In yet another embodiment of a game conversion system, the system includes a game cabinet for a gaming machine, an enhanced gaming platform operatively associated with the gaming machine, and a dynamic glass system. As in previous embodiment, the gaming includes at least a first display screen and a second display screen, and the enhanced gaming platform includes an enhanced gaming operating system and an enhanced gaming processor board that supports the display screens. However, in this embodiment, the enhanced gaming platform the also includes a universal serial bus dongle connection. Notably, a universal serial bus flash memory device is attachable to the dongle connection. The dynamic glass system presents game theme content on the second display screen when a single display screen game operates on the single display screen. Additionally, the dynamic glass system presents game theme content on the second display screen that is related to the single display screen game from the universal serial bus flash memory device is attached to the dongle connection. In some embodiments, the second display screen content related to the single display screen game stored in the universal serial bus flash memory device is language data for corresponding foreign games.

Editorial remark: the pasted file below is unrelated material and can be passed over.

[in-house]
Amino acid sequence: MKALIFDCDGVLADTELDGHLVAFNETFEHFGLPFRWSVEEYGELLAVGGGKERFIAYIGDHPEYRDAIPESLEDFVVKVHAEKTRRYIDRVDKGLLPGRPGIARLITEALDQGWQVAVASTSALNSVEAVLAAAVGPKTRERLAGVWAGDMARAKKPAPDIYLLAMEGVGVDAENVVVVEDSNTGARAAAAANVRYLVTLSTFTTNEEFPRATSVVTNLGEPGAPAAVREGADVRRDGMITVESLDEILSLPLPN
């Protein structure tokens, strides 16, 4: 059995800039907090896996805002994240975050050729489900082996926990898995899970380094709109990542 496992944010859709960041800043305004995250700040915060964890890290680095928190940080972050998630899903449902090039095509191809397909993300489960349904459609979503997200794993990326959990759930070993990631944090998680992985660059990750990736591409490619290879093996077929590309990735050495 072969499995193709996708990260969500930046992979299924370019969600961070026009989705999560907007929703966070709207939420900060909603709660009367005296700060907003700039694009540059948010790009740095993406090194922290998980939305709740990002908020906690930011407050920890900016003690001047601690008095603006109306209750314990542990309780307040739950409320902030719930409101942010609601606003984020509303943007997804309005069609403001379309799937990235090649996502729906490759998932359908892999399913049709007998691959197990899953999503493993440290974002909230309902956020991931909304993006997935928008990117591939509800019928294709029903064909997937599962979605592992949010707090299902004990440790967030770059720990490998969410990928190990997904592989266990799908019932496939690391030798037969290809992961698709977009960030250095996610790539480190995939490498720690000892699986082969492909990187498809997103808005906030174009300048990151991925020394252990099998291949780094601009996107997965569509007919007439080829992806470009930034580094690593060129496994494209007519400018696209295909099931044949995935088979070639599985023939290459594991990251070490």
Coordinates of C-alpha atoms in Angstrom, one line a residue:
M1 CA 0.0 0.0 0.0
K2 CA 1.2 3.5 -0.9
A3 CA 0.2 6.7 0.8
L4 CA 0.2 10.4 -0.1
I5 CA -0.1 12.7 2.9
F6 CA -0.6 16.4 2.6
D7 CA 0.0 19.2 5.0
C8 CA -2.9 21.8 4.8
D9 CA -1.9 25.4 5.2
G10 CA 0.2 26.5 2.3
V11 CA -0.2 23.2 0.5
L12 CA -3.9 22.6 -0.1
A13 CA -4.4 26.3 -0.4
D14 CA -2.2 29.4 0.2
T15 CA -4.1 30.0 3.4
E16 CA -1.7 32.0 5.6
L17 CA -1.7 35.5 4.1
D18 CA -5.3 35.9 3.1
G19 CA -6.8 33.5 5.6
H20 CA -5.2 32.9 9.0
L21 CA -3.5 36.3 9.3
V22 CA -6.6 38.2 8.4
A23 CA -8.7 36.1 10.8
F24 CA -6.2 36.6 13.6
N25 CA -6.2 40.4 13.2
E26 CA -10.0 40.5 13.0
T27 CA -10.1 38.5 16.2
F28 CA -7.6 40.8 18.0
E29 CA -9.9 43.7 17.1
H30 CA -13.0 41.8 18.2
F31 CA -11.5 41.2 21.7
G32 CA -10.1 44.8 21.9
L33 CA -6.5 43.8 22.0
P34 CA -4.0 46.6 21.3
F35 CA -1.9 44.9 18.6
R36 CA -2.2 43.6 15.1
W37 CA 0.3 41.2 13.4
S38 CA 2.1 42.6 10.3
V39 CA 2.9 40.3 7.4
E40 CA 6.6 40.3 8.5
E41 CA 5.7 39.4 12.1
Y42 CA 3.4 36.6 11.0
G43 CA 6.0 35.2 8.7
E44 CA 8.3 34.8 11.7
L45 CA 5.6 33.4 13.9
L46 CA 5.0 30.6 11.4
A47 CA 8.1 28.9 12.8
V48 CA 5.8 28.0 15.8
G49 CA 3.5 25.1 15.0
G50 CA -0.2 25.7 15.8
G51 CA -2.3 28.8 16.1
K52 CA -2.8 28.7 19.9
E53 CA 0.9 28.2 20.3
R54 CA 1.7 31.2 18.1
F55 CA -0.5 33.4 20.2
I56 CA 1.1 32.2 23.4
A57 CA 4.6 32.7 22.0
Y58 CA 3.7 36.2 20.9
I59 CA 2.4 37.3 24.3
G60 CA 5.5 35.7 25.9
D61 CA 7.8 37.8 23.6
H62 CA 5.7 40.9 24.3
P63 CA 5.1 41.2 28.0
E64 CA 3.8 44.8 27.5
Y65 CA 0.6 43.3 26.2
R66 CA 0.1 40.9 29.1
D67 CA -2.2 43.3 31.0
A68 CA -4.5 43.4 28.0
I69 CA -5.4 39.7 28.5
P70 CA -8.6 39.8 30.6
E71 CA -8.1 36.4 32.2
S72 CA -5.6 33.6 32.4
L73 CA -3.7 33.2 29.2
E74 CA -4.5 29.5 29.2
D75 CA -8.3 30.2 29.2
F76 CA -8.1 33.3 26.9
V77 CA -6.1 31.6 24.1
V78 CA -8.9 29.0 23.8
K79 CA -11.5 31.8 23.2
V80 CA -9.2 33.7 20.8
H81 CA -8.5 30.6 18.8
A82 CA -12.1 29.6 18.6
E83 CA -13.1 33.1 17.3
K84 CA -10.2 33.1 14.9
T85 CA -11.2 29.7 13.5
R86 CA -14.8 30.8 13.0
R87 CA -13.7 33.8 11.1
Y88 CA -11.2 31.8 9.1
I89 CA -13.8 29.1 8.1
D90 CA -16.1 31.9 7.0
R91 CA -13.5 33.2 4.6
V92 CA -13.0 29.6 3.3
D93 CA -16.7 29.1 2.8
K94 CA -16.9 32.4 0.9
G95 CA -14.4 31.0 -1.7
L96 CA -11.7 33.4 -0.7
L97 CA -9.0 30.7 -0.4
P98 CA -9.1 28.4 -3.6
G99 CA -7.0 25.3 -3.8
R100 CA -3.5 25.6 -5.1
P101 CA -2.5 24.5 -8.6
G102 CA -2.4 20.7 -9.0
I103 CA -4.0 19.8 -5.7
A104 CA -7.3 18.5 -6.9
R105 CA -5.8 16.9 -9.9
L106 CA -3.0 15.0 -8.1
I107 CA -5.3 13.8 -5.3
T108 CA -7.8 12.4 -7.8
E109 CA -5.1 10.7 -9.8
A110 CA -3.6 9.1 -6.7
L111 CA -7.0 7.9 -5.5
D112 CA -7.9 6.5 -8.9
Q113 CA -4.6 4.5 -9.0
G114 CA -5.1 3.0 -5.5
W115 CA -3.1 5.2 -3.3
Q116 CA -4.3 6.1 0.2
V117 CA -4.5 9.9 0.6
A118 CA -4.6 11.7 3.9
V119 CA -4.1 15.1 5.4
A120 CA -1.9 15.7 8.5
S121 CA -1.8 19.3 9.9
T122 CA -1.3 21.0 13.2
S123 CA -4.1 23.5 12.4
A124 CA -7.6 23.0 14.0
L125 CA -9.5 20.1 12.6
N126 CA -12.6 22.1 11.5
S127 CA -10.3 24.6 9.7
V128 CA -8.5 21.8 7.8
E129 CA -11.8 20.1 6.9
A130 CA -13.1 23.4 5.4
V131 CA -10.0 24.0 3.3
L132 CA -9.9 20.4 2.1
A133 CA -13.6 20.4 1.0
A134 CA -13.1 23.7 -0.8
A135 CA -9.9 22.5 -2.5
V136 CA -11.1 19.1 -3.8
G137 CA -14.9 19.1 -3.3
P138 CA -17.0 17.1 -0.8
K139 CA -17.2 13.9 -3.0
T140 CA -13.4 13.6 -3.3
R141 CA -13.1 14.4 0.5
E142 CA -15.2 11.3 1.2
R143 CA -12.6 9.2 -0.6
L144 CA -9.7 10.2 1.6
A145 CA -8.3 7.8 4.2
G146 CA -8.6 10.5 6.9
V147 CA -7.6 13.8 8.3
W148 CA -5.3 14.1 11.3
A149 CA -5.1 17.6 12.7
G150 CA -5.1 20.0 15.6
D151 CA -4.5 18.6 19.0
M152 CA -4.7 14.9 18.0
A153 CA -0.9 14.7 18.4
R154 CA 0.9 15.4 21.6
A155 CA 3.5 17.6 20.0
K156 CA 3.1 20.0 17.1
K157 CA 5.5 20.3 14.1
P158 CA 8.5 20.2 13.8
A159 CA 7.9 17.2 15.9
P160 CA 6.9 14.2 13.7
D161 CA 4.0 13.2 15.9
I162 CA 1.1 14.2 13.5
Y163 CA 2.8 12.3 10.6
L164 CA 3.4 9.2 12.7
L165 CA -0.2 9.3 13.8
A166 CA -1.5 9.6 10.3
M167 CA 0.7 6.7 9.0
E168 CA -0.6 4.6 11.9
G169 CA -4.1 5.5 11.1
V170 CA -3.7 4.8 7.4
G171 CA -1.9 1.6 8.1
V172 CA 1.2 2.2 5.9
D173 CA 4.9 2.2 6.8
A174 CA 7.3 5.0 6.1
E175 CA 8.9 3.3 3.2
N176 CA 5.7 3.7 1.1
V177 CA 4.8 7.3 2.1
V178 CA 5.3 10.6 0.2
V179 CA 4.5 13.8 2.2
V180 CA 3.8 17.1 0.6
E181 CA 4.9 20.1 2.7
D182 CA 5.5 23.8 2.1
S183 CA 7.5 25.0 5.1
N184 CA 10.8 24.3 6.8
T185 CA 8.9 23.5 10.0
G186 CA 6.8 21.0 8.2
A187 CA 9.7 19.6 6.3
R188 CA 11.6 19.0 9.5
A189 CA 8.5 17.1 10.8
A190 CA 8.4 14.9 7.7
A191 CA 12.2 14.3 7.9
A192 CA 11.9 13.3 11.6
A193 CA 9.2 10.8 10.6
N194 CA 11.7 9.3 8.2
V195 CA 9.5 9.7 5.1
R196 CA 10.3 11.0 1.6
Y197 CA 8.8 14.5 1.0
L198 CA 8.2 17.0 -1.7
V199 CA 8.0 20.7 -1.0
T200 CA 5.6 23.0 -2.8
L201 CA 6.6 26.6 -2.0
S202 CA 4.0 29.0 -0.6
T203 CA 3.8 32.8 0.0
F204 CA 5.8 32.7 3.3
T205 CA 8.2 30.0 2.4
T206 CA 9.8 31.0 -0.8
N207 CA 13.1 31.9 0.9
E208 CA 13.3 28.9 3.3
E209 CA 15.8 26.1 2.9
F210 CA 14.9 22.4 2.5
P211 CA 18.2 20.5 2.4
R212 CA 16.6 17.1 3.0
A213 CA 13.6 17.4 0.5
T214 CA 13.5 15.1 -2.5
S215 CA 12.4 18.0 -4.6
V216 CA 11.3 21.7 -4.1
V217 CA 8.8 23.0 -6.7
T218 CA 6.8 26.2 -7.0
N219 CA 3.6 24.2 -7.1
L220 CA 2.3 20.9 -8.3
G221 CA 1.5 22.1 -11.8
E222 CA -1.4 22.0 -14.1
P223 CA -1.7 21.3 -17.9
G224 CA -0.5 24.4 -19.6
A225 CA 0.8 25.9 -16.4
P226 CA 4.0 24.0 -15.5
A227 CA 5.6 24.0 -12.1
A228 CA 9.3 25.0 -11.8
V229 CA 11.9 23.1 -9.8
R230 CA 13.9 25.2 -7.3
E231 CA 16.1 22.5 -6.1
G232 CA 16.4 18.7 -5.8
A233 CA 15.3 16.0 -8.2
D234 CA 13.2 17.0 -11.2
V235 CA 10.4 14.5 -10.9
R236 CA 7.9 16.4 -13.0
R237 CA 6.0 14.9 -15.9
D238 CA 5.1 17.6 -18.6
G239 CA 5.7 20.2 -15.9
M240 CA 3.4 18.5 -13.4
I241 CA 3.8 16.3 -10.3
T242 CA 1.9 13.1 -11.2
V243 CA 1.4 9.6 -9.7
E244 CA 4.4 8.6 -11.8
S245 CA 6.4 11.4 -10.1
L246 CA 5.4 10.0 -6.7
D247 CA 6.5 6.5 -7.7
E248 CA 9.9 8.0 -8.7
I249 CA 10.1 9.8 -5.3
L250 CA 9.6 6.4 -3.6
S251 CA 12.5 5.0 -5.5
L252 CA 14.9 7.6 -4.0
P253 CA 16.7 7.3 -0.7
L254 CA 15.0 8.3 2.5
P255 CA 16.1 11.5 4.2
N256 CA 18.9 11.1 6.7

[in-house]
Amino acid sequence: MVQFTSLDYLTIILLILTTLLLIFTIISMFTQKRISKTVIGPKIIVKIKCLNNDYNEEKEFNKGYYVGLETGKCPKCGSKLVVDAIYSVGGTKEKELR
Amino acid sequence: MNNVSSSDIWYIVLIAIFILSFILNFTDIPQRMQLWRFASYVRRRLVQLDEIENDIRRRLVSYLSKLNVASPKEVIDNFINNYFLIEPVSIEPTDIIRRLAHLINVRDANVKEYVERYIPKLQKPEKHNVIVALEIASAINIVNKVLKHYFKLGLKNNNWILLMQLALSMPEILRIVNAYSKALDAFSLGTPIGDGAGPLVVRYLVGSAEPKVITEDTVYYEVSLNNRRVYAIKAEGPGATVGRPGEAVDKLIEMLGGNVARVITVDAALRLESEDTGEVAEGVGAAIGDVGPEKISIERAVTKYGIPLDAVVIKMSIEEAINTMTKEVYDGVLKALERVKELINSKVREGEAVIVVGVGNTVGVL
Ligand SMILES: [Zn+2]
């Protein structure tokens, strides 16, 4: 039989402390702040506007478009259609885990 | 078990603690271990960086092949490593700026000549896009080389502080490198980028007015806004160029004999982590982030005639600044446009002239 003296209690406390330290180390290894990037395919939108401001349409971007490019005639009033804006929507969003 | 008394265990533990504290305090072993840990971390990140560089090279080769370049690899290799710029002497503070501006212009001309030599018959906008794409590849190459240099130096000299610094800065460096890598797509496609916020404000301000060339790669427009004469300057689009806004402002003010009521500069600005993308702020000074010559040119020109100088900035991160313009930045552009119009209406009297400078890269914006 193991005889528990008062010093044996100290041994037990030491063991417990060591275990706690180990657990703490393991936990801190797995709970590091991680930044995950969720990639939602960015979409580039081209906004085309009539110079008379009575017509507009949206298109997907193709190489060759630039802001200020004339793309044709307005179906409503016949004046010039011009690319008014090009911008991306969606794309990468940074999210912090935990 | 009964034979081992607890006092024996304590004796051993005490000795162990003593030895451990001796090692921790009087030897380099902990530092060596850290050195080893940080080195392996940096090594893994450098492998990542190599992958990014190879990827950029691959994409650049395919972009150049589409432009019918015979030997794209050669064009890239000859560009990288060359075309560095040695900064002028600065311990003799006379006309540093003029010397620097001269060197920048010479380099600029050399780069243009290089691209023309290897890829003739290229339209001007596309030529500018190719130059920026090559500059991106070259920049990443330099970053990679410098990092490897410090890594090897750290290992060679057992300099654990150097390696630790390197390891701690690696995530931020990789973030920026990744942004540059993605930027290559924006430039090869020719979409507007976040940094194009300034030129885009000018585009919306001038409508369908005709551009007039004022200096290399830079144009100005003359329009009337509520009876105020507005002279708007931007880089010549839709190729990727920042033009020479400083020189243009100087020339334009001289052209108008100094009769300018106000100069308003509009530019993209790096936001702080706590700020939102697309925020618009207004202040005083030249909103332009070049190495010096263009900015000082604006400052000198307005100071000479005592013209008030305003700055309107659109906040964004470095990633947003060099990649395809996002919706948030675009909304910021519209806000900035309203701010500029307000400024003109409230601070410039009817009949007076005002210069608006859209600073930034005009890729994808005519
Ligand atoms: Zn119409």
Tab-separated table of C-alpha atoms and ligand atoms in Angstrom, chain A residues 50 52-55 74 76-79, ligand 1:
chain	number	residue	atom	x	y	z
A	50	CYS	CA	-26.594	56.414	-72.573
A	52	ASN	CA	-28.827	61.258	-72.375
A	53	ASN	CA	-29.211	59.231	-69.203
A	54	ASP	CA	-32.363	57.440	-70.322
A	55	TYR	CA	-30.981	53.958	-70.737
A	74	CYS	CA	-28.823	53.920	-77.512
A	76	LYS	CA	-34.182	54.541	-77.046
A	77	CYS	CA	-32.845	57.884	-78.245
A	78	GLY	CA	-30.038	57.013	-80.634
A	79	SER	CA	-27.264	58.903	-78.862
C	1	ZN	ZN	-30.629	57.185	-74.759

BRIEF DESCRIPTION OF THE DRAWINGS

FIG. 1 is a diagram of a prior art game cabinet showing a prior art processor board location;

FIG. 2 is a diagram of a prior art processor board and a two-board processor board set according to a disclosed embodiment;

FIG. 3 is an illustration of a two piece replacement processor board according to a disclosed embodiment;

FIG. 4 is a drawing of an I/O adapter board in accordance with a disclosed embodiment;

FIG. 5 is a functional block diagram showing a gaming kernel according to a disclosed embodiment;

FIG. 6 illustrates a game conversion system that enables older legacy games to be played on a newer game platform using a configuration file generation system; and

FIG. 7 illustrates a logical flow diagram of the dynamic glass server searching for second display screen content.

DETAILED DESCRIPTION

Referring to the drawings, for illustrative purposes a disclosed embodiment is shown embodied in FIG. 1 through FIG. 5. It will be appreciated that the apparatus may vary as to configuration and as to details of the parts, and that the method may vary as to details, partitioning, and the order of acts in a process, without departing from the inventive concepts disclosed herein.